IBM HAS REAFFIRMED its commitment to Linux with the announcement of an extension to Power Systems Linux.
Following on from the company's $1bn financial commitment to the Linux operating system last year, IBM will add Power Systems Linux to the Power Systems services already available for AIX and IBM iSeries servers at 54 IBM Innovation Centres and Client Centres. This will enable Linux systems to better use IBM's Power8 parallel processing and advanced virtualisation.
Furnishing these centres with resources to aid Linux adoption represents a 10 times increase in support resource availability.
IBM explained that as part of the offering, Linux developers can take part in training workshops, both in-person and online, that will teach them how to migrate services to IBM with a variety of Linux distributions including Red Hat Enterprise Linux (RHEL), SUSE Linux Enterprise Server and Canonical Ubuntu Server.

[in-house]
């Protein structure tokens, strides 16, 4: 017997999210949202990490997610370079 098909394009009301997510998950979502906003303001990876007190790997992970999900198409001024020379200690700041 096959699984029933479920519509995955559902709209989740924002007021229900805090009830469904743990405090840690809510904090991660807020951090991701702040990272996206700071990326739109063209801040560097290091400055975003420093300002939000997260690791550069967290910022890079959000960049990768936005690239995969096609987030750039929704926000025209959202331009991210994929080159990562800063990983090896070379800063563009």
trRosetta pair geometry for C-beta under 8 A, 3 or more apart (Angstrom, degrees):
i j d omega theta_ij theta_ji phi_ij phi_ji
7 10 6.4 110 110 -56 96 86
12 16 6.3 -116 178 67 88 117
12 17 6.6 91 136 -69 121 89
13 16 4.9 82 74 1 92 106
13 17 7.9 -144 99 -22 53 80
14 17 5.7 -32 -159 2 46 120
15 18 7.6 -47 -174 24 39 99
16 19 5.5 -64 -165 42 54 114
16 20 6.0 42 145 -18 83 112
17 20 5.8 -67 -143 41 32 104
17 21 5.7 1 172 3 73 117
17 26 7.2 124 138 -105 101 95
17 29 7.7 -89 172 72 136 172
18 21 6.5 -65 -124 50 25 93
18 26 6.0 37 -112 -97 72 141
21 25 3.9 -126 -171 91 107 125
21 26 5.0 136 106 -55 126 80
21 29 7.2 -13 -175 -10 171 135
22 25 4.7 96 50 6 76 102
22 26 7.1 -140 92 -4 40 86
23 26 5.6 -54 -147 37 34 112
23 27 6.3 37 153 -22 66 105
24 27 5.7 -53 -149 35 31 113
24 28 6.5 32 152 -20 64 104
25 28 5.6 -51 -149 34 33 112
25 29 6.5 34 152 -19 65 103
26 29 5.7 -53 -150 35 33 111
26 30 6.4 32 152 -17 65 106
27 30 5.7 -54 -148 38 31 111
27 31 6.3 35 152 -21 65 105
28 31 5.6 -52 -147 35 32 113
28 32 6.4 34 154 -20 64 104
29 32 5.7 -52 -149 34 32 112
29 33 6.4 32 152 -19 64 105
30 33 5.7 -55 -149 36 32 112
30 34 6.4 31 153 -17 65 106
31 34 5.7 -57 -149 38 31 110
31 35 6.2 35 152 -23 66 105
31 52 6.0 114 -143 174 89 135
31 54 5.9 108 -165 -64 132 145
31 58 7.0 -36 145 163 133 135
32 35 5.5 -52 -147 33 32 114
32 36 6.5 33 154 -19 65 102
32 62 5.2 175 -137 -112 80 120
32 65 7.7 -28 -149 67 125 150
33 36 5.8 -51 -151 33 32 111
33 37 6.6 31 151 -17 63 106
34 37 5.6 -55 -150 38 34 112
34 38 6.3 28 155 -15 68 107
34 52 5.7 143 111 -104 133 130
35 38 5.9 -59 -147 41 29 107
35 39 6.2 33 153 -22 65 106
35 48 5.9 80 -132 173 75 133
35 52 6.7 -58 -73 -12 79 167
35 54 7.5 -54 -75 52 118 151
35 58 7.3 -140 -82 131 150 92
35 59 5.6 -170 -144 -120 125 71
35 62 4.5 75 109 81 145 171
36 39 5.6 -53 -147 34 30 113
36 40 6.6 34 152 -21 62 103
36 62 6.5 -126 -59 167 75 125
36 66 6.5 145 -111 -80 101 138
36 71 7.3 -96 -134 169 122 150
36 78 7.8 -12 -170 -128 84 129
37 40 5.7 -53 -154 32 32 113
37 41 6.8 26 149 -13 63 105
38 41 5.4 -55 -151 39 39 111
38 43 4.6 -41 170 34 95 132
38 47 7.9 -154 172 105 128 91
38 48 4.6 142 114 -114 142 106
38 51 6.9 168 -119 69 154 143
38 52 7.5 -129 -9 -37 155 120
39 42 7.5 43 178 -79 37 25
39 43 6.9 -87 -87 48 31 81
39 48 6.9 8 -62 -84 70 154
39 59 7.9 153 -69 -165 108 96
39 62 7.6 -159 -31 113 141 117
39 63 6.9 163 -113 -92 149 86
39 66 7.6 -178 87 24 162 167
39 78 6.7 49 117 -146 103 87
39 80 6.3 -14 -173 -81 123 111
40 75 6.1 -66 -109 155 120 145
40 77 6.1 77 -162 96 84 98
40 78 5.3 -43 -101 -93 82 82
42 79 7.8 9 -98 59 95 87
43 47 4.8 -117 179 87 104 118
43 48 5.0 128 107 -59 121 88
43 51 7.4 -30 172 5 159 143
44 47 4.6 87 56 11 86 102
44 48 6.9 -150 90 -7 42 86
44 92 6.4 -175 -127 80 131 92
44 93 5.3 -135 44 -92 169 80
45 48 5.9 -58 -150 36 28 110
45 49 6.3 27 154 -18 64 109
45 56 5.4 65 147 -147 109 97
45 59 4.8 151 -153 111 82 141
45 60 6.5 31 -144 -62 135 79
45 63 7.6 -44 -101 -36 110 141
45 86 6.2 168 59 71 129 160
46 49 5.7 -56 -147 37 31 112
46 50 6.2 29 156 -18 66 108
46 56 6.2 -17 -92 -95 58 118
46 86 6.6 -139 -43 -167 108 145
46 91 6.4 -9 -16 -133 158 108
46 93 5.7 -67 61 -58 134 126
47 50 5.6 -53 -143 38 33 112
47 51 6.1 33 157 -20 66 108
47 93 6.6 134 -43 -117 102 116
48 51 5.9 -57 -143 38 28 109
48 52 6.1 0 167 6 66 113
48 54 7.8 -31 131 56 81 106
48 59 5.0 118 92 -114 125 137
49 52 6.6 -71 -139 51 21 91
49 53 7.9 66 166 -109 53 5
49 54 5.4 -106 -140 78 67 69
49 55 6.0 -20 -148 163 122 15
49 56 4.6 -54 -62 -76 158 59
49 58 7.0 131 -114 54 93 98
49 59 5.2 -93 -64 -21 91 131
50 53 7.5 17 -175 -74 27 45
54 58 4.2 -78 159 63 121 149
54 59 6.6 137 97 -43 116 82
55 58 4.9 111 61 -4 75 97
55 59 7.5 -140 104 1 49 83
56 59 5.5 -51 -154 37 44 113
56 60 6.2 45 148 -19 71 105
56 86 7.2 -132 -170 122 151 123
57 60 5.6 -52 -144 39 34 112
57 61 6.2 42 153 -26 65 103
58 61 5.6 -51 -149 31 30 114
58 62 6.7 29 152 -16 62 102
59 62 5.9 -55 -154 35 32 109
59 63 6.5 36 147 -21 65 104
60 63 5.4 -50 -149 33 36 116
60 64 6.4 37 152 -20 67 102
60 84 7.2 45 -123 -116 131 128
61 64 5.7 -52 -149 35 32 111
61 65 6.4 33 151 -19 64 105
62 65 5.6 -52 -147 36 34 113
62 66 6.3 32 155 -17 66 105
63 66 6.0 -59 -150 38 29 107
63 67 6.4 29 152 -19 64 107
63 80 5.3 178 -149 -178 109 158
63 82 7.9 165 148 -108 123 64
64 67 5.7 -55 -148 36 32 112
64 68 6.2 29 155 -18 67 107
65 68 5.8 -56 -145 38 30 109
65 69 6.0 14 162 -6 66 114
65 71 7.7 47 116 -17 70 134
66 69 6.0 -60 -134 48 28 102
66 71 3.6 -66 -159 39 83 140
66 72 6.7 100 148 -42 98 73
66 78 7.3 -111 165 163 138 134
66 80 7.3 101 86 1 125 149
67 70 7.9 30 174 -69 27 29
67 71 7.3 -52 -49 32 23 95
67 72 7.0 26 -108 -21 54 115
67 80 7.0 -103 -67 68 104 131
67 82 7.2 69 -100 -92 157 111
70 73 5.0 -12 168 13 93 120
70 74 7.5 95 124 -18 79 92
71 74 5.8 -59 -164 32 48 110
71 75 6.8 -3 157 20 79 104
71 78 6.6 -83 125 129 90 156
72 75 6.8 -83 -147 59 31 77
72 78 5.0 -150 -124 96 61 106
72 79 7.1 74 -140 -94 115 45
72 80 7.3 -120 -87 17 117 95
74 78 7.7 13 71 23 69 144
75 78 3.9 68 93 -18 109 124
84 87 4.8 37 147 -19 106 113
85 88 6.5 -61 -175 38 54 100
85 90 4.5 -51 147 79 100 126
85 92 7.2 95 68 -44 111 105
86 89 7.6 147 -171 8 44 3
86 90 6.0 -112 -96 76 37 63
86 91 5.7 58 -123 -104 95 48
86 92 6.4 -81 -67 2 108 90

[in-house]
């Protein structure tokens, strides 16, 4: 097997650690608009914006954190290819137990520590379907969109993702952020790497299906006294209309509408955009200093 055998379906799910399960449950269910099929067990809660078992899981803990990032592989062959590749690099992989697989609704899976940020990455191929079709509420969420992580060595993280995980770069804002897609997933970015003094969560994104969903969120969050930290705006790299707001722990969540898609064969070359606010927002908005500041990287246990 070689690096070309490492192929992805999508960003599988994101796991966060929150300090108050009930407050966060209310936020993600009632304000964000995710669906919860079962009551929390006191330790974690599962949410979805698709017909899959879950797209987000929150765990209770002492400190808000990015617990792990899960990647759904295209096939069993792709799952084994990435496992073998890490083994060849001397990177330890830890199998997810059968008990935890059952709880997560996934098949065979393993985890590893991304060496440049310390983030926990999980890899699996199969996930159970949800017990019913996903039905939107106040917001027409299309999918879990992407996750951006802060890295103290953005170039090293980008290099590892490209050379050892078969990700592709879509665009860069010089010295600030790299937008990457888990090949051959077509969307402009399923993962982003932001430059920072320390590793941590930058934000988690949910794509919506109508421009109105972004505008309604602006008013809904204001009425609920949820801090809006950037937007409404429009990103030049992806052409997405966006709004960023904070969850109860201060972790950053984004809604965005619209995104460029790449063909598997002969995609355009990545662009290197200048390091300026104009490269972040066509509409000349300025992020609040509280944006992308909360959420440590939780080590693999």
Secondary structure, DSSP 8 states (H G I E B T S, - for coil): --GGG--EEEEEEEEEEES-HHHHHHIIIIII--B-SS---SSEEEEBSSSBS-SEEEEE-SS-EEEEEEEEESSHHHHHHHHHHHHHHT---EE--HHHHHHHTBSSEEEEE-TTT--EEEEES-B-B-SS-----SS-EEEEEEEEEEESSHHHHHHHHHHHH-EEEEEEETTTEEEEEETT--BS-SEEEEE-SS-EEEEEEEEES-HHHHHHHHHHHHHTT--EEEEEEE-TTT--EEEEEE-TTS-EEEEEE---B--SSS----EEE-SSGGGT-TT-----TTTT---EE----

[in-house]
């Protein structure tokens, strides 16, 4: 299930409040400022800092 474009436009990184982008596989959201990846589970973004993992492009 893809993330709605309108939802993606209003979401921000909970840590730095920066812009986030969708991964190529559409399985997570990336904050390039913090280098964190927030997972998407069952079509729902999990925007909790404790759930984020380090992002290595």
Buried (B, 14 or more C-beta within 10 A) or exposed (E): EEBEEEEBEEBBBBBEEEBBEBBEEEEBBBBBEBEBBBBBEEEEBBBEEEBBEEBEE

Big Blue also said that it will make available hands-on assistance from IBM business consulting specialists and business partners to create joint market strategies.
"Businesses are looking for the latest open server innovations to help them capitalise on Big Data and cloud computing. They want new technologies that can achieve this faster and more cost-effectively than the racks upon racks of commodity servers heating up their data centers today," said IBM GM of Power Systems Doug Balog.
"IBM's Power System technologies and Linux can meet these needs and provide innovators with an advanced architecture to create new kinds of software applications to help clients gain a competitive advantage."
In April, IBM announced a version of Hadoop database systems for Linux on System Z mainframes, known as Zdoop, along with a version of its z/OS software aimed at mobile workloads.
On Tuesday, founder Linus Torvalds took to Twitter to remind us that it's 23 years since the first version of Linux was released.
HAPPY ANNIVERSARY, LINUX!
— Linus Torvalds (@Linus__Torvalds) August 26, 2014
Also last week, The Linux Foundation announced a certification scheme, which can be taken anytime, anywhere to provide accreditation for roles in the expanding open-source market. µ